When we think about the dangers of children swallowing small objects or choking hazards, magnets might not always come to mind. However, the ingestion of high-powered magnets, also known as neodymium or rare earth magnets, is becoming an increased risk. These magnets can occasionally be found in children’s toys and clothes, and adults have started buying them as de-stressing desk toys. They are small (5mm), and usually come in packs of 100 or more so it is difficult to tell when a few are missing. As appealing as those Buckyballs-- small balls made of neodymium magnets-- or baby onesies with quick magnet closures are, it is best to avoid them, so they don’t get in the mouths of babies and young children.
Neodymium magnets can attract each other from significant distances so when two or more are swallowed by children or adolescents, their strong attractive force can cause the magnets to connect, sometimes across loops of bowel. Even though the lining of the intestinal track is strong, when the magnets are attached across the bowel wall, they can cause bowel ulceration, perforations and severe injury including loss of large sections of bowel leading to significant disease or death.
Toddlers and young children are at the highest risk of ingestion, but there have been cases of adolescents ingesting magnets particularly when used to mimic jewelry piercings on the nose and mouth.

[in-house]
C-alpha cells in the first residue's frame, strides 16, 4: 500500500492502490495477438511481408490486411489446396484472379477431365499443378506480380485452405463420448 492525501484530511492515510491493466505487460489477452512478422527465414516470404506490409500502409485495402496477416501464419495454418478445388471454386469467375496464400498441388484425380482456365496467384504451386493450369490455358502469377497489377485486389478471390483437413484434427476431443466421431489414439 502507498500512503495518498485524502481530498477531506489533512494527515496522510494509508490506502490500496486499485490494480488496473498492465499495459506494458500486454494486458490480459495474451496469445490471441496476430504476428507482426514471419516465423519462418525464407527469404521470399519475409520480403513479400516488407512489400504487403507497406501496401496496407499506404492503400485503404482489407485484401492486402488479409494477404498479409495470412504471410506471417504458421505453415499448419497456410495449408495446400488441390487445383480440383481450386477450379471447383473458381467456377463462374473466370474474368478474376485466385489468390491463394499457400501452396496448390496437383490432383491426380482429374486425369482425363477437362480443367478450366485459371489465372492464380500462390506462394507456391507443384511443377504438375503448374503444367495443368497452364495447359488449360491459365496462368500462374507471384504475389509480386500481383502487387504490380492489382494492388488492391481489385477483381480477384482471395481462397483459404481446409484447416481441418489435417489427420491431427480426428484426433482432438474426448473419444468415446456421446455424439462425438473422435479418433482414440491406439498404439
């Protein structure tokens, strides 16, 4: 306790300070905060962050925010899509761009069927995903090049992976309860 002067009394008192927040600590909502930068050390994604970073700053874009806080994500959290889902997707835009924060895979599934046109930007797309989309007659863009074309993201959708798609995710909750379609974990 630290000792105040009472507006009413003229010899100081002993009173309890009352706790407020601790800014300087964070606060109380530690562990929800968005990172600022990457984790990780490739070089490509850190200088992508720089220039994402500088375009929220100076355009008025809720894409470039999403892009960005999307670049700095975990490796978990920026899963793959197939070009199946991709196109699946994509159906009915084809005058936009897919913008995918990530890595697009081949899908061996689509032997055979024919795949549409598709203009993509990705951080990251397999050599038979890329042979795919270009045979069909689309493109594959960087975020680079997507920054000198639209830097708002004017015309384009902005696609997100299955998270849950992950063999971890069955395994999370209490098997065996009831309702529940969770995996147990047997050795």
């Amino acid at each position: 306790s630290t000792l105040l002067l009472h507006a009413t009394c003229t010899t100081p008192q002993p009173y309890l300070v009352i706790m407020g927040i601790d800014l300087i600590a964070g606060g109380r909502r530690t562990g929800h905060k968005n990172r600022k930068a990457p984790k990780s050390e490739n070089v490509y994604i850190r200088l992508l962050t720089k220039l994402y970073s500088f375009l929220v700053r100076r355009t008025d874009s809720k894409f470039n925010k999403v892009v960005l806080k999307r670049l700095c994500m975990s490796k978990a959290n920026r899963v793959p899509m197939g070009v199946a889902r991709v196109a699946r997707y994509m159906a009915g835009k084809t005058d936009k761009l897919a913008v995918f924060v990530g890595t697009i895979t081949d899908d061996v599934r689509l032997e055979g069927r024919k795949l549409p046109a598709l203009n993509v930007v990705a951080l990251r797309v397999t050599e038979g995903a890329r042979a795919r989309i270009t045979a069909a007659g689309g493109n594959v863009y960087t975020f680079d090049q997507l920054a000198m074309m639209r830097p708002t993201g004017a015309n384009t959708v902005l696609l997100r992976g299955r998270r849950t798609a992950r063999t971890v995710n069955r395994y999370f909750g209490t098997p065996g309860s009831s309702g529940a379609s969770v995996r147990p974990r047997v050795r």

How to decrease the risk of magnet ingestion?
Keep these products away from young children who might swallow them. In addition, inform your teenage children about the risk of using the magnets to mimic piercings in their mouth, nose and ears.
Closely monitor any loose magnets or toys that may contain magnets. Call your pediatrician immediately if you suspect your child has swallowed or inhaled a magnet.
Know the symptoms of magnet ingestion:
A few symptoms associated with magnet ingestion are abdominal pain, vomiting and fever. Since these symptoms are common among children, swallowing magnets might not be the first thing that comes to mind as a possible cause. Pediatricians should be mindful of this and ask questions to determine if magnet ingestion could be a possibility.
Report incidences of magnet ingestions:
If your child swallowed a magnet from a toy or other consumer product, report it to the CPSC, a government agency tasked to ensure toys and products are safe. You can visit SaferProducts.gov to file a magnet ingestion report. These reports may help remove harmful products or toys from the shelves.